We have had an absurd number of animated films based on Pinocchio this year, the Lionsgate DTV film, another Russian-animated Pinocchio film that’s entirely different, and then the Disney remake. To no shock, they all lost the core reason why the story is so beloved and therefore have no real reason to be watched. Del Toro and Patrick McHale’s focus on actual character and story leads this adaptation miles and leagues above other adaptations. Setting it during 1930 Italy while changing the setting to a degree, doesn’t actually change much from the original story or if you have seen the classic Disney version. Instead of dealing with a walking talking fox, his cat compatriot, and the carnie that takes Pinocchio on his traveling puppet show, we get those three wrapped up into the duo of Spazzatura, voiced by Cate Blanchett, and Count Volpe, voiced by Christoph Waltz. They may have changed the island where the boys get turned into donkeys and sold to mining, but instead, we get Podesta, voiced by Ron Pearlman, who takes his son Candlewick, voiced by Finn Wolfhard and Pinocchio to a youth camp that trains boys to become soldiers. As you can tell, not much has changed and it fits into the overarching themes of the film.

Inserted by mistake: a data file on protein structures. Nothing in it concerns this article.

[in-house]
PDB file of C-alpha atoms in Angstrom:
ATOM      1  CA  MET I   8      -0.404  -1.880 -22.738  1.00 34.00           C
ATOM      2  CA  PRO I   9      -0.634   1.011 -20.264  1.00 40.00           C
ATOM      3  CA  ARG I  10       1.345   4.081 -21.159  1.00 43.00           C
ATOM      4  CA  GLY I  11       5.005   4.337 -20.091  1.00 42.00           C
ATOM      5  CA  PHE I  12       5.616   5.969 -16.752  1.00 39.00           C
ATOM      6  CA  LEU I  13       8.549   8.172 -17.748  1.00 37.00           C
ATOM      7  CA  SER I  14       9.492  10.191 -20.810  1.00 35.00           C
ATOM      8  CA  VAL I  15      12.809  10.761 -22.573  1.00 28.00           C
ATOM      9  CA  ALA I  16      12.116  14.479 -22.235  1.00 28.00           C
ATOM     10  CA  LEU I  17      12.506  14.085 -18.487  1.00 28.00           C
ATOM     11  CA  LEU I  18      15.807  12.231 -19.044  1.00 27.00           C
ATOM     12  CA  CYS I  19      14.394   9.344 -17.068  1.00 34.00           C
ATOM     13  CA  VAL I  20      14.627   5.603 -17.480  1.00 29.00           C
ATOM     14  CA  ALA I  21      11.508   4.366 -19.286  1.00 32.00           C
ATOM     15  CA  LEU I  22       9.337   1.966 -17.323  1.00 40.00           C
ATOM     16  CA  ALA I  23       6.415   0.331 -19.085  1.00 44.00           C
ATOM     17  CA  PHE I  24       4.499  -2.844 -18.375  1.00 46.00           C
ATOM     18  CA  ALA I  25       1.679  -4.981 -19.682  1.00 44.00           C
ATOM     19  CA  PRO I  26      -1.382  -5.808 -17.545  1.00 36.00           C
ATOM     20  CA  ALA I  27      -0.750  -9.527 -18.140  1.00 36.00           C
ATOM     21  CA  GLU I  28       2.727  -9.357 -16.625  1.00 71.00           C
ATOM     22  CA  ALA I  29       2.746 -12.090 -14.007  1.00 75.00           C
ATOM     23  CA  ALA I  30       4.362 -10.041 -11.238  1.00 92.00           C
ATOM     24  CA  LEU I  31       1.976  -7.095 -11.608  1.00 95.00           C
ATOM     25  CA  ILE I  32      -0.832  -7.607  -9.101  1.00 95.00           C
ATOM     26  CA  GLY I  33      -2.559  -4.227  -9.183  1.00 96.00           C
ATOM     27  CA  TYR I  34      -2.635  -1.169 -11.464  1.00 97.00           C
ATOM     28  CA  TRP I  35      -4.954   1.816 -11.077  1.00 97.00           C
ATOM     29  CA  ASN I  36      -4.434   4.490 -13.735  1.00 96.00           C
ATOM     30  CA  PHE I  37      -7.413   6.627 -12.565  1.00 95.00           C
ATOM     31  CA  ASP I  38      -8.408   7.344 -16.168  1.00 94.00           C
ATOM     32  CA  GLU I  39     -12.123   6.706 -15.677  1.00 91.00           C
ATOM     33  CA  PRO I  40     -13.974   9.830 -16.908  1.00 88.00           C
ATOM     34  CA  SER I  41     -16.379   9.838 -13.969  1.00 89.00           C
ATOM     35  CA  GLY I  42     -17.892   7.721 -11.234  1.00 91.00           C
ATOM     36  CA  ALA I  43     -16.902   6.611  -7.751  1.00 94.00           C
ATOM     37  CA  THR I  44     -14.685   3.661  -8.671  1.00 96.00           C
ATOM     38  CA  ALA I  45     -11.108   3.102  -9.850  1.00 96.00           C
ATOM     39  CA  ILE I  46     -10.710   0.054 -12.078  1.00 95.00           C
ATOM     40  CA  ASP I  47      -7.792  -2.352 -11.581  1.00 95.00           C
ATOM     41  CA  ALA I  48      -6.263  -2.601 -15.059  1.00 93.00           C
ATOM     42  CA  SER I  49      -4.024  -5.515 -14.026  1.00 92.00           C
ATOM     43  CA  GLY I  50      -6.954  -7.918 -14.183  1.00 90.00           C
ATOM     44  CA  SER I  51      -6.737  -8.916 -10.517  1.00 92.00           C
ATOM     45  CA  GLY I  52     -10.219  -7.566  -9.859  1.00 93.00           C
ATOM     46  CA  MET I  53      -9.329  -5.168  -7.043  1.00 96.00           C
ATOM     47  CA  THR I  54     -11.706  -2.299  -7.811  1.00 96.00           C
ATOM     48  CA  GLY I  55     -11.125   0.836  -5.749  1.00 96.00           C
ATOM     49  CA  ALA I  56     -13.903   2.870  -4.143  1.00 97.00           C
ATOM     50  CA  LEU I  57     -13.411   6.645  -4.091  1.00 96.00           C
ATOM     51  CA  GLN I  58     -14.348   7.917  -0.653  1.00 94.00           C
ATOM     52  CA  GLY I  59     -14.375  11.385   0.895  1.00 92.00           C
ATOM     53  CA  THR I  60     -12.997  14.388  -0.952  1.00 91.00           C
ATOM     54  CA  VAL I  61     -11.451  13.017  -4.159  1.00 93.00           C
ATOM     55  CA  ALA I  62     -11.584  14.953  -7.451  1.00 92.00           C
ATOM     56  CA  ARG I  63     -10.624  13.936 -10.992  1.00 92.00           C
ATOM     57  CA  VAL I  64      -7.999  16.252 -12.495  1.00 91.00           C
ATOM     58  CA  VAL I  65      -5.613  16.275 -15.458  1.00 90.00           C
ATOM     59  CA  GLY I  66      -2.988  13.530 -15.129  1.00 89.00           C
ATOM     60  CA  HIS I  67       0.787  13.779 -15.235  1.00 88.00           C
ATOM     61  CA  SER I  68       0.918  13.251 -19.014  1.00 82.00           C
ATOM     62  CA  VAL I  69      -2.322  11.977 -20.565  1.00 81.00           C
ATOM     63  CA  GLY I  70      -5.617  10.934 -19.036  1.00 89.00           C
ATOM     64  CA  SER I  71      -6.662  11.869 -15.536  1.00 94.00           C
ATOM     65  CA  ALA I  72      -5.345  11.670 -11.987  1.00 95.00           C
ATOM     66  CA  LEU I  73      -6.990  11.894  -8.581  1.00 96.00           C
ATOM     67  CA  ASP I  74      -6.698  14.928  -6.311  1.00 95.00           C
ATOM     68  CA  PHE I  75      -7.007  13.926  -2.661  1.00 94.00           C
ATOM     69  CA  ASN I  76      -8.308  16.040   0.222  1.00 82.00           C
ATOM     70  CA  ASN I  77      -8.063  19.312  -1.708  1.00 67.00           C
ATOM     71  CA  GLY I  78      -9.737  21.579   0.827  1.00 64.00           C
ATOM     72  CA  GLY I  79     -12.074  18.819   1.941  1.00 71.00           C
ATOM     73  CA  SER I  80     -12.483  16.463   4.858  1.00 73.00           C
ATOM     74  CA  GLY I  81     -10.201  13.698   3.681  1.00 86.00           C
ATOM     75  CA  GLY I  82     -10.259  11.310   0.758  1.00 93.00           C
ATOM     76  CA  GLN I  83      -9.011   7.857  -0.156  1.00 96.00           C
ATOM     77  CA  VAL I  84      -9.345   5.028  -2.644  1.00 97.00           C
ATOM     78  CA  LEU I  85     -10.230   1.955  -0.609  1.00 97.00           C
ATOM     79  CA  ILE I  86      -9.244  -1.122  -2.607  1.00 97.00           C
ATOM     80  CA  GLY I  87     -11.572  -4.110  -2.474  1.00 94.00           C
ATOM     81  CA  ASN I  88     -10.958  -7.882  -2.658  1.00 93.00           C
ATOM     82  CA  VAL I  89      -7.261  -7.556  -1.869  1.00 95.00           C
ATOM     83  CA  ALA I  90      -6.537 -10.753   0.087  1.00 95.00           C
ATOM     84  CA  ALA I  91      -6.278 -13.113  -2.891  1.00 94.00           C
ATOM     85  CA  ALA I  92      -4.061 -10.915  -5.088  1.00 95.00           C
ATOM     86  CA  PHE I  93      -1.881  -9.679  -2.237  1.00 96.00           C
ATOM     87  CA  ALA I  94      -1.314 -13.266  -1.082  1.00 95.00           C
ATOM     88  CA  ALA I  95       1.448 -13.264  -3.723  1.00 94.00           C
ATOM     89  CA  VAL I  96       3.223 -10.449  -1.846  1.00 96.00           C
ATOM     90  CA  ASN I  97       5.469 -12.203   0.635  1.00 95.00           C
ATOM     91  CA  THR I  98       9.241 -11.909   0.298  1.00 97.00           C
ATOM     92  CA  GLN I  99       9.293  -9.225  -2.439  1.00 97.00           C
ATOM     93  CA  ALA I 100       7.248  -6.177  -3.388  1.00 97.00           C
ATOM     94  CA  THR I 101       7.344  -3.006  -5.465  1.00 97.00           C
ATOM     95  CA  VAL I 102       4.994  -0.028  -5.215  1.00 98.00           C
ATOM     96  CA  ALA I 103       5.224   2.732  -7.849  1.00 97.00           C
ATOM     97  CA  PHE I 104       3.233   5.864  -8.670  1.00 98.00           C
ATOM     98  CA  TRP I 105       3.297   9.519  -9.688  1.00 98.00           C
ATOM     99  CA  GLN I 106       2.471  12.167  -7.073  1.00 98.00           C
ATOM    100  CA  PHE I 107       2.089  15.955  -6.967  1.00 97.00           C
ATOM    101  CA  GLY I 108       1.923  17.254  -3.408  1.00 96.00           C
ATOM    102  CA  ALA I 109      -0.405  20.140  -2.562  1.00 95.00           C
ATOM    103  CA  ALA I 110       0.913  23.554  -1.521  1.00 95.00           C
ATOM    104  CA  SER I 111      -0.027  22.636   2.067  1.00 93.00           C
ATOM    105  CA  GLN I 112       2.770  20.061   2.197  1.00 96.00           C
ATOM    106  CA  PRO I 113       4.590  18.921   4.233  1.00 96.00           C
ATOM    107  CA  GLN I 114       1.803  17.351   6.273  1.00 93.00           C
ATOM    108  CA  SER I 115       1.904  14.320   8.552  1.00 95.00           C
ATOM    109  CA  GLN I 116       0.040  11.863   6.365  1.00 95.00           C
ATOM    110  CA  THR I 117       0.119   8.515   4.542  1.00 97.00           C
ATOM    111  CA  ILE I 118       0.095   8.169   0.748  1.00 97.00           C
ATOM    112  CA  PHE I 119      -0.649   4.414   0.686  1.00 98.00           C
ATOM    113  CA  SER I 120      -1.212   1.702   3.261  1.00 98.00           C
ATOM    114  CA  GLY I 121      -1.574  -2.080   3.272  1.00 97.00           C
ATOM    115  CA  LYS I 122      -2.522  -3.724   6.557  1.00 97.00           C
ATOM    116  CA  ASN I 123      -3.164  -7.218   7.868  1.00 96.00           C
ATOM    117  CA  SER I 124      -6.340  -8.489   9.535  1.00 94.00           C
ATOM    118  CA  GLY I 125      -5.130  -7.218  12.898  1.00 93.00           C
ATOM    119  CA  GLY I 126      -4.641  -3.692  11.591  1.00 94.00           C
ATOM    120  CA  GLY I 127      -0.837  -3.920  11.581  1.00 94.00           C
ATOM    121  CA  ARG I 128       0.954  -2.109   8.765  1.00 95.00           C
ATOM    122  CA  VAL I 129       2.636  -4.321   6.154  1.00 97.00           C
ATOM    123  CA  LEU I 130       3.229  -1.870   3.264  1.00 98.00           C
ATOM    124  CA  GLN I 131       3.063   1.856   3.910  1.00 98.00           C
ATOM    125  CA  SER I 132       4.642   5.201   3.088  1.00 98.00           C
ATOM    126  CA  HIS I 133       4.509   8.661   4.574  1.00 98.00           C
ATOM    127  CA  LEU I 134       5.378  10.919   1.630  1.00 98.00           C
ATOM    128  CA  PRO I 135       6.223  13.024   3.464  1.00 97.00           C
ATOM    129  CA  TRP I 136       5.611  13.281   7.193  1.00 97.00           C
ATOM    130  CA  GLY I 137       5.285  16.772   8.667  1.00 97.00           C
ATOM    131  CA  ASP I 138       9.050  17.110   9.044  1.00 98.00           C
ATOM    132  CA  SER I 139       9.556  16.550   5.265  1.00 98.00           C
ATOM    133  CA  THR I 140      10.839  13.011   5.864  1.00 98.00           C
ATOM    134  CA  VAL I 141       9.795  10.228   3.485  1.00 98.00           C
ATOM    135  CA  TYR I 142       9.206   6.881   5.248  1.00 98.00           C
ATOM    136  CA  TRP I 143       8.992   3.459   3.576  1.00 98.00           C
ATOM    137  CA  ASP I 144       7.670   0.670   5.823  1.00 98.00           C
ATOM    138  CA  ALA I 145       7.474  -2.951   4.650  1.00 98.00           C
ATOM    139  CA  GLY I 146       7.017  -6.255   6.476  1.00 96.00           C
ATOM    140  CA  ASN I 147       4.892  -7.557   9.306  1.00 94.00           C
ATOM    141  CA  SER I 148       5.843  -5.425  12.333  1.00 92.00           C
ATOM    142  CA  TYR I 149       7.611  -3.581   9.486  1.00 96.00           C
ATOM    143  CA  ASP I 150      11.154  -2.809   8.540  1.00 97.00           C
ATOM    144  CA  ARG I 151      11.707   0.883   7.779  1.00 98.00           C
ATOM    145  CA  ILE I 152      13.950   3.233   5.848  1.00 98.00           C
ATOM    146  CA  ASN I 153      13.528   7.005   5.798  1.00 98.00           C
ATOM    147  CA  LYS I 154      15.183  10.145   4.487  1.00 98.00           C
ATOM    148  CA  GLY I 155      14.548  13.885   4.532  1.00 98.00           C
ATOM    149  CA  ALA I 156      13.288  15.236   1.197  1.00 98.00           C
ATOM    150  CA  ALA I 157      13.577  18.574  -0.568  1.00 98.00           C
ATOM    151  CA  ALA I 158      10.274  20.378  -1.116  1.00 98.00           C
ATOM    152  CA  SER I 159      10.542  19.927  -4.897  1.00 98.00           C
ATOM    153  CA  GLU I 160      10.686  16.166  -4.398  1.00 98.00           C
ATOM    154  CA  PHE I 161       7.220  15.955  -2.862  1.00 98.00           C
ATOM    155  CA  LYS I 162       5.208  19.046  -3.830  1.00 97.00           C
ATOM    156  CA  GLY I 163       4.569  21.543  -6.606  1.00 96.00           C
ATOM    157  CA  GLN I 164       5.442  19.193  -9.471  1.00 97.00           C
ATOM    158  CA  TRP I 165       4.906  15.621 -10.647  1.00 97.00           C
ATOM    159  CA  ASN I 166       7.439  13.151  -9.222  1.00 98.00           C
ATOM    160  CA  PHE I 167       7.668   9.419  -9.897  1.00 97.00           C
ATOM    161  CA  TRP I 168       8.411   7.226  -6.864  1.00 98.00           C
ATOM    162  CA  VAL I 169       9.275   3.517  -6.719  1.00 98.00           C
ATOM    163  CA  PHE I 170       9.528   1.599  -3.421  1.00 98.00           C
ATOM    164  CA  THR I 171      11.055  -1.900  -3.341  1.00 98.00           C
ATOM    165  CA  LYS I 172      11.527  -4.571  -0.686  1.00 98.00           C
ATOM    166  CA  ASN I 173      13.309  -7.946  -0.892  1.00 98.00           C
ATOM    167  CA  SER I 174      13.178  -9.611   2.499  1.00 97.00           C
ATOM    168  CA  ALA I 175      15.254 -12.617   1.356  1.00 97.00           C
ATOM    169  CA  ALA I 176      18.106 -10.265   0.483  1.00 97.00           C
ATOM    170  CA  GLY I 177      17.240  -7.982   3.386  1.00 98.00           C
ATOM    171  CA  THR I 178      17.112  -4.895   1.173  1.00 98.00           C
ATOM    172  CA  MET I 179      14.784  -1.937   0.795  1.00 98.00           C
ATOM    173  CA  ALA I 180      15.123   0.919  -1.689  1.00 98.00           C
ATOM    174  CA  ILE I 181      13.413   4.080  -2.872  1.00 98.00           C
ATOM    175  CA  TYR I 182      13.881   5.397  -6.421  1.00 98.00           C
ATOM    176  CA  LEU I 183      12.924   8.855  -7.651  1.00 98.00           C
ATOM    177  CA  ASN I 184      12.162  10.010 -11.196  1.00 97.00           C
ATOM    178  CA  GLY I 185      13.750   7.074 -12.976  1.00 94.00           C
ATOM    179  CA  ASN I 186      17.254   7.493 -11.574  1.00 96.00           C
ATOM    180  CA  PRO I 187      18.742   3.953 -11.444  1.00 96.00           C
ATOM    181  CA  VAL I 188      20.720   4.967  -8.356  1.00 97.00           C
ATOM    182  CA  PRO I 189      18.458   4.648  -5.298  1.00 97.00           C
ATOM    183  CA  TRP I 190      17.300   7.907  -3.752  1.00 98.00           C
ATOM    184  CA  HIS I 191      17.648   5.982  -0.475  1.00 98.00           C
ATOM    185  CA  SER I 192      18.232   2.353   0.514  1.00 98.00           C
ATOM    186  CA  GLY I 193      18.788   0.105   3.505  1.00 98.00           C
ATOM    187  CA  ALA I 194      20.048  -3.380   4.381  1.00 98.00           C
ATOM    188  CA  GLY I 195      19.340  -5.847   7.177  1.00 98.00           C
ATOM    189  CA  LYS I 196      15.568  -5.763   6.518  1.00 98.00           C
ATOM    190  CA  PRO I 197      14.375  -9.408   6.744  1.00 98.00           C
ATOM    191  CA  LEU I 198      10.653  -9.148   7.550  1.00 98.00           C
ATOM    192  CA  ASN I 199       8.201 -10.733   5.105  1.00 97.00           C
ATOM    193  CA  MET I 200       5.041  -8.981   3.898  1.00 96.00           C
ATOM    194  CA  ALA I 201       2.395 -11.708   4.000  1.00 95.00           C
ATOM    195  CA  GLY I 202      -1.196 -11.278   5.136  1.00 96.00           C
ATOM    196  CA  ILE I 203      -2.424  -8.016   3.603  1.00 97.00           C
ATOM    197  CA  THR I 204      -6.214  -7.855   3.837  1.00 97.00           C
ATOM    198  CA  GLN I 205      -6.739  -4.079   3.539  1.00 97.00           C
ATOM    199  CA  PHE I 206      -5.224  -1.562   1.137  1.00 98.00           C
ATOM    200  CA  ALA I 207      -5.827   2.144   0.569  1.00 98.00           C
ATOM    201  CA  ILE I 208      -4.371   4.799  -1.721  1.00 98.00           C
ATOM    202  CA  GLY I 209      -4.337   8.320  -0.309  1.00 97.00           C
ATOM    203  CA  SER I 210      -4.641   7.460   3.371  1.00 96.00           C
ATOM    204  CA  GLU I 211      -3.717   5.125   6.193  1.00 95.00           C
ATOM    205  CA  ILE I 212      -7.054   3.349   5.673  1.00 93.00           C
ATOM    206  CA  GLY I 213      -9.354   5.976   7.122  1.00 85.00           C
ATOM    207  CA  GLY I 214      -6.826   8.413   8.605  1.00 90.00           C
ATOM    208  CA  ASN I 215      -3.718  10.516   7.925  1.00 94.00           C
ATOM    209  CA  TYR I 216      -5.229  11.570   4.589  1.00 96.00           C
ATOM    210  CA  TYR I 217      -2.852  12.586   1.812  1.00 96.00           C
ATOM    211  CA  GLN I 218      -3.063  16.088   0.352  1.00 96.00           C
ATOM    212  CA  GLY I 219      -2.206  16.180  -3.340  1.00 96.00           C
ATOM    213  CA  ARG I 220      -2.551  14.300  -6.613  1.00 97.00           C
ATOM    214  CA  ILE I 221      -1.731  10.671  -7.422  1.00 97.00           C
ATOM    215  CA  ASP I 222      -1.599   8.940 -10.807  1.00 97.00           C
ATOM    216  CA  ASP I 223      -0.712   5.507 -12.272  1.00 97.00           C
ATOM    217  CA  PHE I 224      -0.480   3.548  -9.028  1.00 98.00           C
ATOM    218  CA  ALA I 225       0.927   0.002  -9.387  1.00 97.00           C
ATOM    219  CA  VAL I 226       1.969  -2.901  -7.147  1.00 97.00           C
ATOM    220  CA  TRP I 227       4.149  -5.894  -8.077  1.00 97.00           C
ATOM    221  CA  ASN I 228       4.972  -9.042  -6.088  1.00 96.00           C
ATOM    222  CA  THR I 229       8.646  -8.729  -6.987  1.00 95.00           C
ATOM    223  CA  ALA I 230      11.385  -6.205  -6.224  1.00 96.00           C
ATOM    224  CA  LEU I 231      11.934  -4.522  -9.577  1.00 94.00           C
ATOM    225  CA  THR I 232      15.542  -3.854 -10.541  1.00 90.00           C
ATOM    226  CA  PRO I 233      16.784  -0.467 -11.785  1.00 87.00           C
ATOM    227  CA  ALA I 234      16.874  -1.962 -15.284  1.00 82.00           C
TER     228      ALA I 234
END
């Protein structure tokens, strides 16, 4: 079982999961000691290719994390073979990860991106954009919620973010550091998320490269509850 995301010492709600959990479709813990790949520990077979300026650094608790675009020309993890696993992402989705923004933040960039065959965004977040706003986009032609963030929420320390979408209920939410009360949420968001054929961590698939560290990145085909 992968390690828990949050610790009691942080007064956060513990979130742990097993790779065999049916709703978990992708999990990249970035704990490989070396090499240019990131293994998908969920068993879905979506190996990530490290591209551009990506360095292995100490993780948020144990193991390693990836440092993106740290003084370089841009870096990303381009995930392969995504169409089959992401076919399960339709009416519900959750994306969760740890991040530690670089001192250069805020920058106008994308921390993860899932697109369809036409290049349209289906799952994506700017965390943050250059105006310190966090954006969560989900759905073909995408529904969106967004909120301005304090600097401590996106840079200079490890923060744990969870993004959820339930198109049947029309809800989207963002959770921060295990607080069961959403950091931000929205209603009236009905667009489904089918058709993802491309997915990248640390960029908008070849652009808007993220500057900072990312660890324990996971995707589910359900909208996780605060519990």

This iteration tackles themes of the disconnect between generations, dealing with loss, growing up, and dealing with and defying a world full of hate via nationalistic extremes. Yeah, with this taking place in 1930 Italy, expect this film’s story to take an entirely different side of mature tones with Pinocchio discovering how fascist the country is. Also, alongside Titina, this is the second film this year that has brutal jokes and jabs at Mussolini and fascist extremists. Just a fun observation of recurring themes or gags against horrible human beings across multiple films. It even makes a poop joke work when those would normally be the lowest-hanging fruit of humor. It’s not all doom and gloom, but a lot of the journey is of Geppetto and Pinocchio’s broken relationship as Geppeto deals with the fact that he has a son, but can’t get let go of his sadness for the gift of life and having a second chance of being a father to our wooden lead. Pinocchio’s arc is more or less invincible when revealed by Death, and is also voiced by Tilda Swinton. Pinocchio’s arc then becomes learning how important and precious life is and how we can only do our best to find happiness in this life. It’s a compelling and deep story that still finds ways to be funny, heartwarming, intense, and fantastical. It’s something that only Del Toro and his team could craft into existence.